James Bamberger oral history, 2016

Director of the Washington State Office of Civil Legal Aid. Previously with Columbia Legal Services, Spokane Legal Services, and Alaska Legal Services Corporation. Focused on community-based lawyering.

Oral history details

Storyteller: James Bamberger
Interviewer: Houseman, Alan
Date of interview: May 12, 2016
Where relates to: Alaska and Washington
Topics: Access to justice commissions, Civil legal aid: Funding, Civil legal aid: State Funding, Community-based lawyering, Housing, Native Alaskans, Public housing, and Utility rates
Law type: Civil
Collection: CNEJL
Georgetown Law Library link (possible video): http://aspace.ll.georgetown.edu/public/repositories/2/archival_objects/306
Length: 1:08:34

Full text of transcript

Download PDF: Transcript

Consortium for the National Equal Justice Library
Oral History Collection
Interview with
James Bamberger
Conducted by Alan Houseman
May 12, 2016

Alan Houseman:
This is an oral history of James Bamberger, whom we will call Jim. He is currently the director of the Washington State Office of Civil Legal Aid. This was recorded on Thursday, May 12, 2016. The interview is at the Palmer House Hotel at the Equal Justice Conference. The interviewer is Alan Houseman for the National Equal Justice Library.

Alan Houseman:
Jim, let’s begin by just going through your personal and professional history, and then we’re going to come back and talk about a lot of the segments of this. Where were you born, where did you go to law school and college, and what jobs did you have after law school up until the present? Then, we can come back and focus on the substance of those.

James Bamberger:
Well, thank you Alan. It’s really an honor to be invited to share what little I’ve done for legal aid and the movement. But just as a point of privilege I’d like to say thank you to you. I feel like I’ve been a foot soldier building on, and helping move, a movement forward that you, and Bucky, and both Clints, and so many others, have really built the foundation for. It’s just been an honor to do this work my entire professional life. So thank you for your leadership, and the work that you’ve done over your lifetime.

James Bamberger:
I was born and raised in a suburb north of Milwaukee, Wisconsin. I was a child of the 60’s, we were from a assimilationist Jewish family in a very Protestant and Catholic mixed community, a very white community. At the time I came of consciousness, socially and politically, Milwaukee had been, was, and I’m sad to report still is the most geographically racially segregated city of any major American city. During the period of time that I remember coming up to some level of social and political consciousness, it was a very traumatic time in our city. We had multiple race riots. We had a lot of controversy over open housing, over fair housing, over racial equity issues, what we now call race equity issues. The year I was 13, we had the double murders of Martin Luther King, and Bobby Kennedy and the subsequent social unrest that occurred shortly after both events.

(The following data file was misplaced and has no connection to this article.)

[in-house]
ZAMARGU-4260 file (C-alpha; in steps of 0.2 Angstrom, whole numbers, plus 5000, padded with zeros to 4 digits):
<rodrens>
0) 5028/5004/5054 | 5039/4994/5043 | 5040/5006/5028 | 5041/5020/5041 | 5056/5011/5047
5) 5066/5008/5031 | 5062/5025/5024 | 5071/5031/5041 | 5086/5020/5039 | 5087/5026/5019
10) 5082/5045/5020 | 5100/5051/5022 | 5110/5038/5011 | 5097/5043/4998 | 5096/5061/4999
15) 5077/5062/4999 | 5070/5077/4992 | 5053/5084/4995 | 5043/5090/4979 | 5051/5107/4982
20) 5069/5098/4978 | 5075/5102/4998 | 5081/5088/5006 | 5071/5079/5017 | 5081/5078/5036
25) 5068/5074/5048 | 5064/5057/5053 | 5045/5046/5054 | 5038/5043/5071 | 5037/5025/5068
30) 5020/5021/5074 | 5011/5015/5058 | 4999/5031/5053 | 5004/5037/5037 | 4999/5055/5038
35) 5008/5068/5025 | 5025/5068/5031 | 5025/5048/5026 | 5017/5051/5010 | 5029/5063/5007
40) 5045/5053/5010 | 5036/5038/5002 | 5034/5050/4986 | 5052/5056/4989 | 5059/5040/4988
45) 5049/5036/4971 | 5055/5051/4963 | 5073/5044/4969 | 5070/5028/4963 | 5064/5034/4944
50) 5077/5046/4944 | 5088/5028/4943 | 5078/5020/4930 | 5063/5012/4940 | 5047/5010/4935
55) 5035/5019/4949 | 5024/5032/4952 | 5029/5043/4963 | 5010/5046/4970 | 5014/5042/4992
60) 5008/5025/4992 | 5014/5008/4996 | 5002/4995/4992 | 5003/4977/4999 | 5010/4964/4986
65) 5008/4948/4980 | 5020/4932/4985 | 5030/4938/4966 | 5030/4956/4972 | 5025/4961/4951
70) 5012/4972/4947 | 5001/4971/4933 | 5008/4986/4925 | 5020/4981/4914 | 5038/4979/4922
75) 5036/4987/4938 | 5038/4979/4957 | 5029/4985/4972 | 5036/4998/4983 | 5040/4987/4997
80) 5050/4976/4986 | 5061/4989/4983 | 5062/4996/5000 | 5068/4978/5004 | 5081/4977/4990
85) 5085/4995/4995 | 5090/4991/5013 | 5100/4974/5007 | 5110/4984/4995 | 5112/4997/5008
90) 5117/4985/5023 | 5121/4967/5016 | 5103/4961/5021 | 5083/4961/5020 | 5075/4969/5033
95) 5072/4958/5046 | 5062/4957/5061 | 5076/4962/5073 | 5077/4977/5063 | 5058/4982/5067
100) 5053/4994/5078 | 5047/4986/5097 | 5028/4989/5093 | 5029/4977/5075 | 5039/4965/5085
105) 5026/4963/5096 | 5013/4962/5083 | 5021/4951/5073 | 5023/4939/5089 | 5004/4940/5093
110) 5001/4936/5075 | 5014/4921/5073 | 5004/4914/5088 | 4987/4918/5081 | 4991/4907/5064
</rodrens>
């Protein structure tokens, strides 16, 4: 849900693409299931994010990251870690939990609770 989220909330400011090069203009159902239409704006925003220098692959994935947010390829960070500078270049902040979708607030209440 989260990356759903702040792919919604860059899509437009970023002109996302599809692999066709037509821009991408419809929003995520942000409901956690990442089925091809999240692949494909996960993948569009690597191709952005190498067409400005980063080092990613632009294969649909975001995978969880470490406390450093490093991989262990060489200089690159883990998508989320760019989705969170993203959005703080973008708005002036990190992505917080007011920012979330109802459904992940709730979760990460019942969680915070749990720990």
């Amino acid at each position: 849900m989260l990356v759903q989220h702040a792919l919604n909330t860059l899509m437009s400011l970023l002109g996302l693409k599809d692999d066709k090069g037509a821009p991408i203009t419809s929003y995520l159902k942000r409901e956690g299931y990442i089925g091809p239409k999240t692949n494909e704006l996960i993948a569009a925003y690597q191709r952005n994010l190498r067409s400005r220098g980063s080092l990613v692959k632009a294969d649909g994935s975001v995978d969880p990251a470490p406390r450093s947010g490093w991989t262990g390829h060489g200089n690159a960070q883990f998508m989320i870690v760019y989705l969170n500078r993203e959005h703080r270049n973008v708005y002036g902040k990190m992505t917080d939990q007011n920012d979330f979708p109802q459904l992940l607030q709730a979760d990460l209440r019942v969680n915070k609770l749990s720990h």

James Bamberger:
I went to the University of Wisconsin in Milwaukee (UWM), and was actively involved in social justice activities there. Interestingly enough, one of the things and groups I worked with was with the former mayor of Milwaukee, Frank Zeidler of the Democratic Socialist Party USA. In fact, he was the last former democratic socialist mayor in the history of a major American city. I’m not counting Burlington, Vermont as a major American city. We did a lot of organizing and political work there. I just really grew in my understanding of poverty, of racial issues, of gender issues, and gender inequalities, and really had a sense that I wanted to do something affirmative. In those days law school seemed to be the thing to do. When I graduated from UWM, I went to law school at Gonzaga University School of Law in Spokane, Washington.

James Bamberger:
I did a lot of work trying to address certain social justice issues. But, I ran into my first two very, very amazing mentors in the clinical program there. It was a general practice clinical program. Mark Wilson, who had just moved up from Legal Action of Milwaukee, and Jeff Hartje, Who had also been at Legal Action of Milwaukee. They had founded the clinic. They basically immersed us in not only general legal aid practice, but a very early understanding of concepts of cultural competency. We did a lot of work with members of the local tribes, and then with systemic legal representation. We did a lot of consumer utility work with consumer utility groups on matters relating to the construction of power plants and the regulation of electrical and gas rates.

James Bamberger:
I spent a lot of time at the clinic, probably more time than I got credit for. Then I had the opportunity to carry a lot of the regulatory work forward with a Reginald Heber Smith community lawyer fellowship in 1980 and ’81. I had not been intending to do legal aid work, honestly. My understanding of legal aid, and particularly legal aid in Spokane, Washington, was that it was pretty much the divorce mill. It was pretty much rote individual case-by-case legal representation. I had heard about an organization on the other side of the state, and most of the state, called Evergreen Legal Services. I tried to get on with Evergreen Legal Services, but at that time there were no jobs. I’ll say that the director didn’t look fond on people from Gonzaga Law School at the time.

James Bamberger: